By way of introduction only, the present embodiments provide a data processing system which includes an external computer selectively originating a ready control signal, a host processor configured to receive the ready control signal and produce a control signal in response thereto, and a telecommunication device. The system further includes a switch which selectively couples one of the host and the external computer to the telecommunication device in response to the control signal from the host.

The method and system in accordance with the present embodiments provide a hardware interconnection system for a host processor and an external computer, giving both access to a telecommunication device such as a cellular or satellite telephone. When an external computer is connected and operating, the host computer detects this condition and couples the external computer to the telecommunication device through a switch. If the external computer is disconnected, the host detects this and actuates the switch to couple the host to the telecommunication device.

In one embodiment, the host computer has two serial communication ports. One serial port always monitors signals from a cellular phone or other telecommunication device. The other serial port always monitors signals from the external computer. In one exemplary application, for field maintenance a code may be sent from an external computer such as an attached laptop computer to the host computer to actuate a switch and interrupt any telephone call in progress. If an emergency or higher priority condition occurs when the external computer is connected to the telecommunication device and engaged in a call, the host controls the switch to disconnect the external computer and connect the host. In the embodiment illustrated herein, a serial data communication protocol used and at all times the appropriate control signals are provided to the host, the external computer and the telecommunication device so that calls are initiated and terminated normally without abnormal conditions occurring.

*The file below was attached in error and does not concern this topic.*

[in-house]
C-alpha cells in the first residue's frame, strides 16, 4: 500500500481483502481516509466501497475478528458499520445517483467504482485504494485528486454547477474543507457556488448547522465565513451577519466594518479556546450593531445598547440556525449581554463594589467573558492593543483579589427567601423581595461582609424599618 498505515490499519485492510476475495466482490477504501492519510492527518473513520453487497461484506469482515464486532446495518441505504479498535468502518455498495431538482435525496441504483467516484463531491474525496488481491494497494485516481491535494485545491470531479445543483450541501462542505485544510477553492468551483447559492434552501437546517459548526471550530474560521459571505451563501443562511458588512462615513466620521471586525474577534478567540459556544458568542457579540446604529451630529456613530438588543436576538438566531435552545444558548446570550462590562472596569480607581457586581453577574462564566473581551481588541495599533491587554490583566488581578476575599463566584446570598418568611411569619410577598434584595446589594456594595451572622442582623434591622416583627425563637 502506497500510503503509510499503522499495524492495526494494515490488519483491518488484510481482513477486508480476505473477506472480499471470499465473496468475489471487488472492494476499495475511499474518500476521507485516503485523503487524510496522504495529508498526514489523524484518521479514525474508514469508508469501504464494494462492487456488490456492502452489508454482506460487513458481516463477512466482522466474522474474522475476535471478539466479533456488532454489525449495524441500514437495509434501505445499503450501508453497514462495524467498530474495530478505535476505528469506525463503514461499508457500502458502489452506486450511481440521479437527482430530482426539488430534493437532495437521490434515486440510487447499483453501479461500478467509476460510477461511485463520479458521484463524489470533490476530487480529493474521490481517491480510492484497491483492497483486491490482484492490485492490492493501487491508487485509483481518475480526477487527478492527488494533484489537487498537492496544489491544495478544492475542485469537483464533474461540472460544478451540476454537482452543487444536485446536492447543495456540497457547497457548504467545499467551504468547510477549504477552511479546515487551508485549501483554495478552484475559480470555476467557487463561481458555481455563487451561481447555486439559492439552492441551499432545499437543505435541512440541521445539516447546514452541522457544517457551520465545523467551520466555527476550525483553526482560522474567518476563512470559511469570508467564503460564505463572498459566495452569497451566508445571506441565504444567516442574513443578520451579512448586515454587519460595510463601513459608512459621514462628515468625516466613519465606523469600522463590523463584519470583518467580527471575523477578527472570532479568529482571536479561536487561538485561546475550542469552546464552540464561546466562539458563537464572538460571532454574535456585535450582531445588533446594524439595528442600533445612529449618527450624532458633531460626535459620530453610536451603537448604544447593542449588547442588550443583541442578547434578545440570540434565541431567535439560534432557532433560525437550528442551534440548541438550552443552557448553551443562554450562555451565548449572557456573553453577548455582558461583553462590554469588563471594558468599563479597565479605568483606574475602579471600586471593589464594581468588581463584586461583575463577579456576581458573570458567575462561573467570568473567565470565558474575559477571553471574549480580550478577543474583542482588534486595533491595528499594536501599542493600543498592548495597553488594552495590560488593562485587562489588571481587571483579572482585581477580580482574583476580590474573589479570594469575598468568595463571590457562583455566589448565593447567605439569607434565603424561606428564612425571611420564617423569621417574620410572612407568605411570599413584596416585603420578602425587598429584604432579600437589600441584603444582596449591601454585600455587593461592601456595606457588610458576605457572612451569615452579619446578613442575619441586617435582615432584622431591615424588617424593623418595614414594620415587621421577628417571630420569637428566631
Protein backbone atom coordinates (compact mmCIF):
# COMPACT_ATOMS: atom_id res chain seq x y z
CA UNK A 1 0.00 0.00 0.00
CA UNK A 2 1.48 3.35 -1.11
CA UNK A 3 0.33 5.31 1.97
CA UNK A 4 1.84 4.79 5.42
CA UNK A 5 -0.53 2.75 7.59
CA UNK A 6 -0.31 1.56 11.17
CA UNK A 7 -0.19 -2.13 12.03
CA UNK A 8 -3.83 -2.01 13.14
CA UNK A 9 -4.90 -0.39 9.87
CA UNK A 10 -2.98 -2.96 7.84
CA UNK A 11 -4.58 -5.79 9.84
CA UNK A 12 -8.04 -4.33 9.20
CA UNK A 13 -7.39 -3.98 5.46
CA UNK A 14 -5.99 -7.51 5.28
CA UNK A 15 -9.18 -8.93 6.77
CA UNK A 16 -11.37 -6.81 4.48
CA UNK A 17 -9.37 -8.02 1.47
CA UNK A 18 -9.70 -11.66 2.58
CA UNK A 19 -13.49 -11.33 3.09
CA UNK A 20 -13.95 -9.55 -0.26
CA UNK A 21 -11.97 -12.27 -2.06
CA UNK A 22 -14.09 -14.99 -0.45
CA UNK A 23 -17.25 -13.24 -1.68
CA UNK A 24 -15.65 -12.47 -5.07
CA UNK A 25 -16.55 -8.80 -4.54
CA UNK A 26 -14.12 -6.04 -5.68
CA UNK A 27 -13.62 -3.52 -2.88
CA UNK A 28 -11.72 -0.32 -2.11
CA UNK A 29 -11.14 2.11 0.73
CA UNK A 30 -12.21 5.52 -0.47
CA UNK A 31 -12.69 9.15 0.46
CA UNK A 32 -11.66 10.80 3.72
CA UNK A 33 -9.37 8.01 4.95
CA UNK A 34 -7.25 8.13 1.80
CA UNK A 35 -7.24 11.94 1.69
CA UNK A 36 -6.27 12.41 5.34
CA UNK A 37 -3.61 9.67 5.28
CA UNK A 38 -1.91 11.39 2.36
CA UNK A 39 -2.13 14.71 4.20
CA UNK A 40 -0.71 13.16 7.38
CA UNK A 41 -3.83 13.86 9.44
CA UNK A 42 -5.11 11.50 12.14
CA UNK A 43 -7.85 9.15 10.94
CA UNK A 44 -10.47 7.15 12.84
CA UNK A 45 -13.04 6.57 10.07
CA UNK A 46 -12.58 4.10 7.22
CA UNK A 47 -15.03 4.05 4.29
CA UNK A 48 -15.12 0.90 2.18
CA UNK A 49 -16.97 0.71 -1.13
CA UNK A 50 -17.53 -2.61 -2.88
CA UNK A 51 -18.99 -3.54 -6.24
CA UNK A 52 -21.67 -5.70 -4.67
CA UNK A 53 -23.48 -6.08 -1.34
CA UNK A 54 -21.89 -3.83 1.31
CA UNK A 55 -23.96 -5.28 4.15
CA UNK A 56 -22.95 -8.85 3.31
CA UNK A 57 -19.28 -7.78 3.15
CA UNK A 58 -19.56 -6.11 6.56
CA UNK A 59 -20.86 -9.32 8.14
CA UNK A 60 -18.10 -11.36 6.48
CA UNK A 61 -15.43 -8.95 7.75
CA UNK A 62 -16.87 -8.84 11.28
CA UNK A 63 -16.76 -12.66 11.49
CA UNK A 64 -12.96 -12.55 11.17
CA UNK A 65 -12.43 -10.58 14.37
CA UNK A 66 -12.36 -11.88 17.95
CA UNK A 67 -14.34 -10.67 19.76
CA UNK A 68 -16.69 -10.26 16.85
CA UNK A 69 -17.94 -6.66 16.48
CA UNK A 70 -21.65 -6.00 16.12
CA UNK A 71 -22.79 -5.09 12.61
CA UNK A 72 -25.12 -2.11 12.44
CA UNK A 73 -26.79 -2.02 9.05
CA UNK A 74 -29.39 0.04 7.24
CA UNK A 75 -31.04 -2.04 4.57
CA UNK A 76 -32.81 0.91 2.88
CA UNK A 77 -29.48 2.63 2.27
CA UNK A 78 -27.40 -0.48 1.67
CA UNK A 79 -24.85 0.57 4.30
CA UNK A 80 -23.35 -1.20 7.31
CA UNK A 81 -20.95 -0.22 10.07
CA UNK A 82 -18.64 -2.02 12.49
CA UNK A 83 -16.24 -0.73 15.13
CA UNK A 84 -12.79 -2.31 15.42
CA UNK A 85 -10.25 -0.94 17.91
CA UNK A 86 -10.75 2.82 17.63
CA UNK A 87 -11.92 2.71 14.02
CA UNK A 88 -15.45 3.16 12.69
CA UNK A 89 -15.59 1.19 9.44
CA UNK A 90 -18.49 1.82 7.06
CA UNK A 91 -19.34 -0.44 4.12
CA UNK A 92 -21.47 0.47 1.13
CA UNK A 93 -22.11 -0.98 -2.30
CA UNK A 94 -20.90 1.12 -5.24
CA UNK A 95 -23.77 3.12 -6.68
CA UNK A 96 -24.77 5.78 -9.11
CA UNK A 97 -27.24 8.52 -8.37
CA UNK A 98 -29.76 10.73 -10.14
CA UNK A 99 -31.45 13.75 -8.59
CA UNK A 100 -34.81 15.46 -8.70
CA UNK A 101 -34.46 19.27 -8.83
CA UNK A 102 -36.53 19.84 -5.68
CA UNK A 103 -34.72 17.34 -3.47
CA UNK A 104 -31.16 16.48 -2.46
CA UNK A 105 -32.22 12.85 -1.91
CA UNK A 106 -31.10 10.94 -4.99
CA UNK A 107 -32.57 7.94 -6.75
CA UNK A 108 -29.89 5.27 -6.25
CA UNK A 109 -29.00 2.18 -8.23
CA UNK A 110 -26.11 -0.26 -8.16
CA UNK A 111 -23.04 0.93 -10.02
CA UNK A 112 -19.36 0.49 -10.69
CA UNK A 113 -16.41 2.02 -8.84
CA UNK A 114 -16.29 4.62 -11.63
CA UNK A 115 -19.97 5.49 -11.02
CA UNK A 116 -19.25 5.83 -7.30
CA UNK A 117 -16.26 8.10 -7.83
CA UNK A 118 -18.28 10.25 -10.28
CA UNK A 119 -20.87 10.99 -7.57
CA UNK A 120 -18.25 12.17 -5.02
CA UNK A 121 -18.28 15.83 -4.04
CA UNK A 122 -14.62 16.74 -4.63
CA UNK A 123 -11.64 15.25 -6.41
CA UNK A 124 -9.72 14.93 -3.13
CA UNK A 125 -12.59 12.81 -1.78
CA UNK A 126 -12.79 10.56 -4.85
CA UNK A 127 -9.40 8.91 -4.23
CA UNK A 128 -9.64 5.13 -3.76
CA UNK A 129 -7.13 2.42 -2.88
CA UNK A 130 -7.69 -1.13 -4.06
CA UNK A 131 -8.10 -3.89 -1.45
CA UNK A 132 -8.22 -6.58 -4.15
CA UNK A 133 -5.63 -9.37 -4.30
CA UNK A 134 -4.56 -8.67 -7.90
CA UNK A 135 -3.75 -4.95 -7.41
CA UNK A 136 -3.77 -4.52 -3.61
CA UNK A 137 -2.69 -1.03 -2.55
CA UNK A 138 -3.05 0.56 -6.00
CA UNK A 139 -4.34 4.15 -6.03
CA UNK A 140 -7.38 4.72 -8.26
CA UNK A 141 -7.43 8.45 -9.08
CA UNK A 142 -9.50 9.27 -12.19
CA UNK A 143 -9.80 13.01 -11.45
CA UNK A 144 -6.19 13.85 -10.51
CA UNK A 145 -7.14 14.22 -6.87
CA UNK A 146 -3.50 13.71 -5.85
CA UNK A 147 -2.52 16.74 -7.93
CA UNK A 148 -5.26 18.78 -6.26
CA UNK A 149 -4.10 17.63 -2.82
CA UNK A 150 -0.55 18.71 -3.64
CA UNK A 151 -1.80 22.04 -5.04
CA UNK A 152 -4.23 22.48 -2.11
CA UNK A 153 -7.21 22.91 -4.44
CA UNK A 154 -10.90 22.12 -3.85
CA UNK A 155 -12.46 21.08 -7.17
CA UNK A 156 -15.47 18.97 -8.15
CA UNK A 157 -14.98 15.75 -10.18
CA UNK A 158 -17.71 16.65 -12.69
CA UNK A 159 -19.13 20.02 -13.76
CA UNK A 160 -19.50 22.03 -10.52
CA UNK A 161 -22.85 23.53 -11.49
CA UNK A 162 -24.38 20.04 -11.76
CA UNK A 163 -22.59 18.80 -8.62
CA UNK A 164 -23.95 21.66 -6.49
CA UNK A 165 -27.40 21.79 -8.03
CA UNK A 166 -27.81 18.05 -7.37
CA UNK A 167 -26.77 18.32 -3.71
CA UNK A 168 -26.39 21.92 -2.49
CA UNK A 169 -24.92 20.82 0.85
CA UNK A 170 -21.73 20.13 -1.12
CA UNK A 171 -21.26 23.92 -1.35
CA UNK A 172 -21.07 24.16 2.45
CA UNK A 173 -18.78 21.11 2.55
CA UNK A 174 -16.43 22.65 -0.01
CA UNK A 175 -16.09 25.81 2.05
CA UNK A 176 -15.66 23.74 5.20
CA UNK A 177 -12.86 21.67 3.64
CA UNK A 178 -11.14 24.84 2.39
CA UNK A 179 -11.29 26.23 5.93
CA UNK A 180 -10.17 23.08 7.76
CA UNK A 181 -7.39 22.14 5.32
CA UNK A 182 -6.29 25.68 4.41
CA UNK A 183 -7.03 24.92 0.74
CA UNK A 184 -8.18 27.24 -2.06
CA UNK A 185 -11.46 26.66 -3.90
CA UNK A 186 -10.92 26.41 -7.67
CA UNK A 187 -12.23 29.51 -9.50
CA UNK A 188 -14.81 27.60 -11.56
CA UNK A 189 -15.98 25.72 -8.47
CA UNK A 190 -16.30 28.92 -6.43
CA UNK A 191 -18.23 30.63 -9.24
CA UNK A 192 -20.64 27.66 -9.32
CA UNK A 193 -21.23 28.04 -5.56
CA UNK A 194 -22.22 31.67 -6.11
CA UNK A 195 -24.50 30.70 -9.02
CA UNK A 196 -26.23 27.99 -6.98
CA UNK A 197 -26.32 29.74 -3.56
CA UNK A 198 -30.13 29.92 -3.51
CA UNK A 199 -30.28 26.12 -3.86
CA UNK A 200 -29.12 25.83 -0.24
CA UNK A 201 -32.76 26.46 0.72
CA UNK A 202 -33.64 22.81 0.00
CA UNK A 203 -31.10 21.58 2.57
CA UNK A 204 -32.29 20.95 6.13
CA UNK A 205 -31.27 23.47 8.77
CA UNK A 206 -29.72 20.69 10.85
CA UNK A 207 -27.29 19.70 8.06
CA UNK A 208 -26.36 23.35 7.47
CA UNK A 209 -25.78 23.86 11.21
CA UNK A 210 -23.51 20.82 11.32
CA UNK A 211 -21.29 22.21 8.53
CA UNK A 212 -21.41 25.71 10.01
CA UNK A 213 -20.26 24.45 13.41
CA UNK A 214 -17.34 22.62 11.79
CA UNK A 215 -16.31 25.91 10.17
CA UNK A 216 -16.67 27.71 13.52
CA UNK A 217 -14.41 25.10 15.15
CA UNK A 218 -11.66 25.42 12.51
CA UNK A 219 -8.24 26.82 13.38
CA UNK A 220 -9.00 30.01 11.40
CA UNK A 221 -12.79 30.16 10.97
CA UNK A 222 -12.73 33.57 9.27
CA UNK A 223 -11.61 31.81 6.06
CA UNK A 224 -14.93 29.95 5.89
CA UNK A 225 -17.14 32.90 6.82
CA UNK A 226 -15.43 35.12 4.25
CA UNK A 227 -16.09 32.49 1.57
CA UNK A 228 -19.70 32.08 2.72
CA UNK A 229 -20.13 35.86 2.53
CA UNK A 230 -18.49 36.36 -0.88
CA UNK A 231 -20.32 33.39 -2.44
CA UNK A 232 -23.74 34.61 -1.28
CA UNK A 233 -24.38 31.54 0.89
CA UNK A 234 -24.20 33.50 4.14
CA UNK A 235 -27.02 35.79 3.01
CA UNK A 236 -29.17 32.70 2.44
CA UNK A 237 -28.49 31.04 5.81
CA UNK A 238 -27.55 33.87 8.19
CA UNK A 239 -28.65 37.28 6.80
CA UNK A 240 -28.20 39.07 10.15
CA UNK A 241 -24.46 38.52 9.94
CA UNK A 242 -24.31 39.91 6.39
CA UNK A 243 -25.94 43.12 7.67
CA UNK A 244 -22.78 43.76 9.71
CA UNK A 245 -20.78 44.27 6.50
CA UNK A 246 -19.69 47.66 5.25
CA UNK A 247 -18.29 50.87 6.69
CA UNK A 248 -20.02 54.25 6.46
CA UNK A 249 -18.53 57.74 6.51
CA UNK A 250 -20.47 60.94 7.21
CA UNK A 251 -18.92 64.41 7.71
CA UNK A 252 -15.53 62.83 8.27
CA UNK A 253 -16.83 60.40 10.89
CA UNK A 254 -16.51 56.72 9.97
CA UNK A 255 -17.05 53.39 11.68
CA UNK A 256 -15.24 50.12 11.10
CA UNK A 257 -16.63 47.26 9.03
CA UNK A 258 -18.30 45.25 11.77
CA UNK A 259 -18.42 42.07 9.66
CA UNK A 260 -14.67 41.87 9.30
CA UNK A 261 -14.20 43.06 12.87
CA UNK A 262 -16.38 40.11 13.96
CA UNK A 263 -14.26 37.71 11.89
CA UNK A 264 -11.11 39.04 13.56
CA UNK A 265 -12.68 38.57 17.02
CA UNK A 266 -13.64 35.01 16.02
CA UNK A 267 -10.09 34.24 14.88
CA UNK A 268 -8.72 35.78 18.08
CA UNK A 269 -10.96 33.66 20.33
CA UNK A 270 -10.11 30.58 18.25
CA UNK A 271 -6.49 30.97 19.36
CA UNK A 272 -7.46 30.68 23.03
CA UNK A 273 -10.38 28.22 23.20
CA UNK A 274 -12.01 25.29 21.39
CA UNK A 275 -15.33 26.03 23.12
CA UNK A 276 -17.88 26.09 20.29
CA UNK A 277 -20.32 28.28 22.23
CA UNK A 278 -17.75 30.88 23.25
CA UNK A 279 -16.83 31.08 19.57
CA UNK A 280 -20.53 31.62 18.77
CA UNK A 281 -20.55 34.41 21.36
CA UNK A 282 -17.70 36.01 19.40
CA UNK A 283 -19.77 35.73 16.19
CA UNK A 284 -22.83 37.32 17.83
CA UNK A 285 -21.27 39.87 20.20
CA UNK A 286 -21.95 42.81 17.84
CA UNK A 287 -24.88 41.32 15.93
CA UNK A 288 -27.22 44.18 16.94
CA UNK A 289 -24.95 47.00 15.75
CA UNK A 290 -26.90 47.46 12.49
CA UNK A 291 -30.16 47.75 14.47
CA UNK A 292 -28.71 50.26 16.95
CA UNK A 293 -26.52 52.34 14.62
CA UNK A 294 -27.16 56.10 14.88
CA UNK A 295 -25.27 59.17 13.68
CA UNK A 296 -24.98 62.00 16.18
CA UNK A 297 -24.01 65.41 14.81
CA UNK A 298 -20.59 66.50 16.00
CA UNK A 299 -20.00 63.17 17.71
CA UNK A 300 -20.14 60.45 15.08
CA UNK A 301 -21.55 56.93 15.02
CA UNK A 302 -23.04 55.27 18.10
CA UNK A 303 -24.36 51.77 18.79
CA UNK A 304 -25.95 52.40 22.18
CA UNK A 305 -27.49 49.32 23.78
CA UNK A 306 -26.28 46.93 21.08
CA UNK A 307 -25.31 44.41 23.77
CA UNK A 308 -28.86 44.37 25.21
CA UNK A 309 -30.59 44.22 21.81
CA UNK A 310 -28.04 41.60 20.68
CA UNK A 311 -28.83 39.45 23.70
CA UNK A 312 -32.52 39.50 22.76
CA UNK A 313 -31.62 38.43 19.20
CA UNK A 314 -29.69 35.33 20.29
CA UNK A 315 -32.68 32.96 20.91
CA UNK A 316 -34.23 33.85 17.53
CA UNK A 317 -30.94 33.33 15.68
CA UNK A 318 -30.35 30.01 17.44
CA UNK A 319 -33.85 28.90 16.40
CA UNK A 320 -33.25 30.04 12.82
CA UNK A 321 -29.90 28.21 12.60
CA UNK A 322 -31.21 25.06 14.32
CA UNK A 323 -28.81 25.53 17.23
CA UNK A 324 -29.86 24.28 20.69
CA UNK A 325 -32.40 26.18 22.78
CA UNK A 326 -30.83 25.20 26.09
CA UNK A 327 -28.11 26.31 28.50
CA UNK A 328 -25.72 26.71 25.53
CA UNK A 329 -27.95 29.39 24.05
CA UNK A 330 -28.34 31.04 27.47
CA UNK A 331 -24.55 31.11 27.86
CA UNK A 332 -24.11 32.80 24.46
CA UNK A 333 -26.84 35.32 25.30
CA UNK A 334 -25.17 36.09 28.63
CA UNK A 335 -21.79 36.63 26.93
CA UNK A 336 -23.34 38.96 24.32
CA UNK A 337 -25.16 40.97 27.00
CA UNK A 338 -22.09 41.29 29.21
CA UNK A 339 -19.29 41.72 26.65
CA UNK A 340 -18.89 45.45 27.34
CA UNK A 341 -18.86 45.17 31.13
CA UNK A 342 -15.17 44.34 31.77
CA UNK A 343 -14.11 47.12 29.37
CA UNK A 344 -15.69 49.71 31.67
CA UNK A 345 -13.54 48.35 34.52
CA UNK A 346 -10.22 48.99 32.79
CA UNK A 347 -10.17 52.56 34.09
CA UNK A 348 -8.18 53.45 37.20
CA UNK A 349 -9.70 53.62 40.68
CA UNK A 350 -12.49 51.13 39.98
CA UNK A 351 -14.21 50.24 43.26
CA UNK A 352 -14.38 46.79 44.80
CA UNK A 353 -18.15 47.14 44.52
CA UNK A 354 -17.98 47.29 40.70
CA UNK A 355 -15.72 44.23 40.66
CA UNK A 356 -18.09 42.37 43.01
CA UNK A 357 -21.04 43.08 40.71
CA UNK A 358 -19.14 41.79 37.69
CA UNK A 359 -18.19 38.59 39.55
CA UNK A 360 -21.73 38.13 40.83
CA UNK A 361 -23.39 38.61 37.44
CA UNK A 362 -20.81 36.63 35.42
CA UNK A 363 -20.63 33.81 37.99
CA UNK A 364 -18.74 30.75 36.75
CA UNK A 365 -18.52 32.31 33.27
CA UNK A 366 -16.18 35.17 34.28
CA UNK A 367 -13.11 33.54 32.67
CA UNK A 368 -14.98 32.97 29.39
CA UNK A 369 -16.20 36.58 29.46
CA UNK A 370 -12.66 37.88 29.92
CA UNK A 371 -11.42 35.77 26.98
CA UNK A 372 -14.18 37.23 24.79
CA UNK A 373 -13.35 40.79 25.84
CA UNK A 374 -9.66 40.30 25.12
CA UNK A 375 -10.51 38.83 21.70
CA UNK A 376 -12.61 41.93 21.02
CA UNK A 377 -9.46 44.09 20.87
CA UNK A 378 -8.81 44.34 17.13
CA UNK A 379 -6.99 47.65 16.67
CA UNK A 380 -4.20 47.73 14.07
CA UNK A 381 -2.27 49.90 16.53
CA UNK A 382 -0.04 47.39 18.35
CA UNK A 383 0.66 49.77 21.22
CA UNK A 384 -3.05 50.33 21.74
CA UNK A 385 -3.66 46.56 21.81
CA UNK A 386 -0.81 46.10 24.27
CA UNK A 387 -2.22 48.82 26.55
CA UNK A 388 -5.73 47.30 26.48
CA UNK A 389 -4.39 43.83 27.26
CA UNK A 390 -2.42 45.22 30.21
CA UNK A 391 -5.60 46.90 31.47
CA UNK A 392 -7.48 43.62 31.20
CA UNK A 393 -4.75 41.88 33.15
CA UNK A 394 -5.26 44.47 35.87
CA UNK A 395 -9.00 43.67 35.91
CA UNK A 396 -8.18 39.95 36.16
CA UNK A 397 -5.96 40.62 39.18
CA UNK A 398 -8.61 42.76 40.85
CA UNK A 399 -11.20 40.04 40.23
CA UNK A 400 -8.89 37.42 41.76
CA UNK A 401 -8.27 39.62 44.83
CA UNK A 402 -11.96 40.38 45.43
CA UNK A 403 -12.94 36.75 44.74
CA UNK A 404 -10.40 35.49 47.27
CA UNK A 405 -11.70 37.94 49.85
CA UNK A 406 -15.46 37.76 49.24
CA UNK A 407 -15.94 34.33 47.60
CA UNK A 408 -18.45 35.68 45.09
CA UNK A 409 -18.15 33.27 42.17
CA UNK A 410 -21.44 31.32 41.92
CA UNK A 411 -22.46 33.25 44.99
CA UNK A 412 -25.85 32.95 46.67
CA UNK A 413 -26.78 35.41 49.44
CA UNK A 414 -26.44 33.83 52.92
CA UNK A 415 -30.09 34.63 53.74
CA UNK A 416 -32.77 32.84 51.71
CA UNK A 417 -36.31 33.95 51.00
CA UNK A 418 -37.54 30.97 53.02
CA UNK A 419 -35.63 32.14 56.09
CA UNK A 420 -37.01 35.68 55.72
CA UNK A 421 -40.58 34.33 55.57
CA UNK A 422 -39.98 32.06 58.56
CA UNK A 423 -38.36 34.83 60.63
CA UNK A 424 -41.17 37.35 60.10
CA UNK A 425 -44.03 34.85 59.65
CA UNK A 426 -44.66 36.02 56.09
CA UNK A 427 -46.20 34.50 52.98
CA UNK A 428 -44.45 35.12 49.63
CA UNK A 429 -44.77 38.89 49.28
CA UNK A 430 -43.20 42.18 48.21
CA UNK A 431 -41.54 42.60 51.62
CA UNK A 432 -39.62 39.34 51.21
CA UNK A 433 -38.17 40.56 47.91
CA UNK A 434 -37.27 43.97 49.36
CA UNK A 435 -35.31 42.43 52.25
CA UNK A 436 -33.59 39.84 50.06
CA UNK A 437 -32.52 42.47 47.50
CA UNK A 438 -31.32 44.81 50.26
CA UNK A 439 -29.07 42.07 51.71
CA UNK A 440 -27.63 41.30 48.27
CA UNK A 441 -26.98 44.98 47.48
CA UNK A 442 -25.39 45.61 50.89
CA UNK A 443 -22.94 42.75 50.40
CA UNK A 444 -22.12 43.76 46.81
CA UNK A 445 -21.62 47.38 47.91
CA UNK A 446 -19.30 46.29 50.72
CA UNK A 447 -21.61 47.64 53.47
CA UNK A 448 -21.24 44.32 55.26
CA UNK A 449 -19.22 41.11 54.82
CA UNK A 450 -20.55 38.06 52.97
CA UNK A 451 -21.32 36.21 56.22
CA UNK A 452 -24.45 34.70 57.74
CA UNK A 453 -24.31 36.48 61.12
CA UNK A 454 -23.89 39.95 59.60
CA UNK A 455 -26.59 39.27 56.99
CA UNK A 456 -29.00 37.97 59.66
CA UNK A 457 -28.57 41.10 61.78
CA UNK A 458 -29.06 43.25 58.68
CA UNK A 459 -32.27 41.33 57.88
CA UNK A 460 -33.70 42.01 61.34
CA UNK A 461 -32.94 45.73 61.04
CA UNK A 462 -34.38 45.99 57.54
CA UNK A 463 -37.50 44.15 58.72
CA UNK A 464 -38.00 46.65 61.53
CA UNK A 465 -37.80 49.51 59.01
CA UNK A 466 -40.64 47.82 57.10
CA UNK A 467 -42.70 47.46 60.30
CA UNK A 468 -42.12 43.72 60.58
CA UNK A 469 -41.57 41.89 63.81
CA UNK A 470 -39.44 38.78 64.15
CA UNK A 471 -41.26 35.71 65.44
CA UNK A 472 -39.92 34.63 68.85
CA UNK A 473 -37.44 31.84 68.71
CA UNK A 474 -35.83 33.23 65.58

BRIEF DESCRIPTION OF SEVERAL VIEWS OF THE DRAWINGS

FIG. 1 is a block diagram of an in-vehicle information system;

FIG. 2 is a flow diagram of a method for operating the in-vehicle information system of FIG. 1; and

FIG. 3 is a flow diagram of a method for operating an external computer in conjunction with the in-vehicle information system of FIG. 1.

DETAILED DESCRIPTION OF THE PRESENTLY PREFERRED EMBODIMENTS

Referring now to FIG. 1, it shows a block diagram of a data processing system 100. The system 100 includes a host computer 102 (also referred to as a host or host processor), a telecommunication device 104, an external computer 106 and a switch 108. In the illustrated embodiment of FIG. 1, the system 100 further includes a connector 110, a first host universal asynchronous receiver-transmitter (UART) 112 and a second host UART 114.